Global impact

  • Britain’s new prime minister makes a surprise visit to Kyiv. Rishi Sunak announced a $59 million air defense package for Ukraine on his first visit to the country as prime minister. The aid package includes 125 antiaircraft guns, dozens of radars and anti-drone technology. “I am proud of how the UK stood with Ukraine from the very beginning,” Sunak said in a statement. “And I am here today to say the UK and our allies will continue to stand with Ukraine, as it fights to end this barbarous war and deliver a just peace.”
  • Zelensky referred to Sunak’s visit as “extremely important” and “very meaningful.” “Thank you, Rishi, Mr. Prime Minister, for your willingness to defend freedom even more strongly with us,” Zelensky said Saturday. “We also have some very necessary decisions – we agreed on them today.” The Ukrainian president did not specify what those decisions were.
  • The explosions that damaged the Nord Stream gas pipelines in September were caused by “gross sabotage,” Swedish authorities said Friday, noting that they discovered traces of explosives at the site of the blasts. The public prosecutor and Sweden’s Security Service did not assign blame, and Russia has denied any involvement in the explosions.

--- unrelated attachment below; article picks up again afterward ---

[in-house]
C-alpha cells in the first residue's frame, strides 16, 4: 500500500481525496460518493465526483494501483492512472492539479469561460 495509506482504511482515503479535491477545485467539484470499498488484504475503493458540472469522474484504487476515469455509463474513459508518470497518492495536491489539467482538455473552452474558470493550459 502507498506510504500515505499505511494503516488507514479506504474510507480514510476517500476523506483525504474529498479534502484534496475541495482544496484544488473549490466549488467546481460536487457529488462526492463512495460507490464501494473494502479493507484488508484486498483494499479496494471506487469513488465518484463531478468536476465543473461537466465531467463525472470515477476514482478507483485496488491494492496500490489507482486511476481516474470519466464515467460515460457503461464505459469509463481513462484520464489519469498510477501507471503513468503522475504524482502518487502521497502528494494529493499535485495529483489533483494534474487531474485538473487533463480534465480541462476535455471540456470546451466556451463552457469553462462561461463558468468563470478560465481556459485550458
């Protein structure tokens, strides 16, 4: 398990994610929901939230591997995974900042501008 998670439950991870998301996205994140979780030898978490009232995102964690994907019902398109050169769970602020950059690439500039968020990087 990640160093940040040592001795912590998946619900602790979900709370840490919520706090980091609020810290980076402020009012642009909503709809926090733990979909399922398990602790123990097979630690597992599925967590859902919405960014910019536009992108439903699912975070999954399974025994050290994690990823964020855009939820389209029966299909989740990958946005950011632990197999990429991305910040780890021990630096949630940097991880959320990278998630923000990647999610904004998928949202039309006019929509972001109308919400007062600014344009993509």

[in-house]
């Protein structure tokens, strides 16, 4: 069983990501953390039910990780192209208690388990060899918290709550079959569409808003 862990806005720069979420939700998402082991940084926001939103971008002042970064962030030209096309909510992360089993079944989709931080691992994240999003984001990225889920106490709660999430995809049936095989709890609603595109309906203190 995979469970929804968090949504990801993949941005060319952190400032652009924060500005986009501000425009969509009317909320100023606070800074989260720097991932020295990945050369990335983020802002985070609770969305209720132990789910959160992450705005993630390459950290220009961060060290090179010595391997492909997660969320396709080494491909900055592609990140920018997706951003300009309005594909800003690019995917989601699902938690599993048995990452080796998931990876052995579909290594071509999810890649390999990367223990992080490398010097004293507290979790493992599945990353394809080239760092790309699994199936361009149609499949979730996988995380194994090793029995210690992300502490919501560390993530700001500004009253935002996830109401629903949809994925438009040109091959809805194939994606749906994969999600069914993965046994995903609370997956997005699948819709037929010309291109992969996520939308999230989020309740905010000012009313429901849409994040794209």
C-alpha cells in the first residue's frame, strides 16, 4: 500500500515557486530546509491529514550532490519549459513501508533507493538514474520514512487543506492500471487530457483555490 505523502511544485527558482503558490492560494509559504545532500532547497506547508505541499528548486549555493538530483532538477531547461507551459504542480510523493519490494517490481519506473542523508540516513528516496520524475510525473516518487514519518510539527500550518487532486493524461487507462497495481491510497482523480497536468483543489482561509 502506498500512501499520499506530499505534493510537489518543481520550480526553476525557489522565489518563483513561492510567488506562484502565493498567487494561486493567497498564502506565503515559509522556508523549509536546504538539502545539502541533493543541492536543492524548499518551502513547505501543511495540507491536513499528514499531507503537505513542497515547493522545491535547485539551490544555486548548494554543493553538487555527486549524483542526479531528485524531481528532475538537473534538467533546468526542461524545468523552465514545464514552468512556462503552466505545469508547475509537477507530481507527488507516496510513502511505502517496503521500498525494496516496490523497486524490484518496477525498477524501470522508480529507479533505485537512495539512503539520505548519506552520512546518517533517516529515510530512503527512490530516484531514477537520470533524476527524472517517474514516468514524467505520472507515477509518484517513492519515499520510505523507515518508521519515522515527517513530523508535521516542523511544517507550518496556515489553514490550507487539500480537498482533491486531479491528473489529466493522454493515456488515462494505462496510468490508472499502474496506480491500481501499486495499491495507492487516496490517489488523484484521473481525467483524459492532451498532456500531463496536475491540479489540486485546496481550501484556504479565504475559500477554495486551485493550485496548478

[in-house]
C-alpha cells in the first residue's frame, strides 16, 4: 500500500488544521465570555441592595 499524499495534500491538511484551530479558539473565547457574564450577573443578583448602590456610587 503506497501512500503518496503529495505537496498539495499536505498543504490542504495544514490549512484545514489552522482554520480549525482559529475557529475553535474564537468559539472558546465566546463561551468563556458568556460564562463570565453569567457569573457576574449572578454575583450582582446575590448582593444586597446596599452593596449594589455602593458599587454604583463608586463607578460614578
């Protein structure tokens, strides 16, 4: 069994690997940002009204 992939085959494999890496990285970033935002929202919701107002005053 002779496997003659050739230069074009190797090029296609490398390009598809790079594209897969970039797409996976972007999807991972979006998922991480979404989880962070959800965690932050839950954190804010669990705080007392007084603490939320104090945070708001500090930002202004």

• The United States and at least 50 other nations signed a declaration Friday pledging to restrict the use of explosive weapons in populated areas, “when their use may be expected to cause harm to civilians or civilian objects.” In a statement, the U.S. State Department pointed to “atrocities committed by Russia’s forces” in Ukraine as the impetus for “a global unified approach on this issue.” The U.S. military also has engaged in intense urban bombing campaigns, including in Iraq and Syria.
  • Poland is refusing to grant Russian officials visas for a meeting of the Organization for Security and Cooperation in Europe (OSCE) in December. “We are not giving them visas,” Foreign Ministry spokesman Lukasz Jasina told Reuters. Tensions have remained high between NATO member Poland and its neighbor Russia since the war began.

From our correspondents

Russia is moving Brittney Griner to a penal colony. Here’s what you need to know. WNBA star Brittney Griner has been sent to a penal colony in Mordovia, more than 300 miles southwest of Moscow, her lawyers said this week, after a court rejected an appeal of her 9½-year prison sentence on drug charges..

“Brittney is doing as well as could be expected and trying to stay strong as she adapts to a new environment,” they said in a statement.

When news of her transfer first came to light earlier this month, the White House said that President Biden had directed his administration to “prevail on her Russian captors to improve her treatment and the conditions she may be forced to endure in a penal colony,” a type of Russian prison facility known for its brutal conditions, Post reporters write.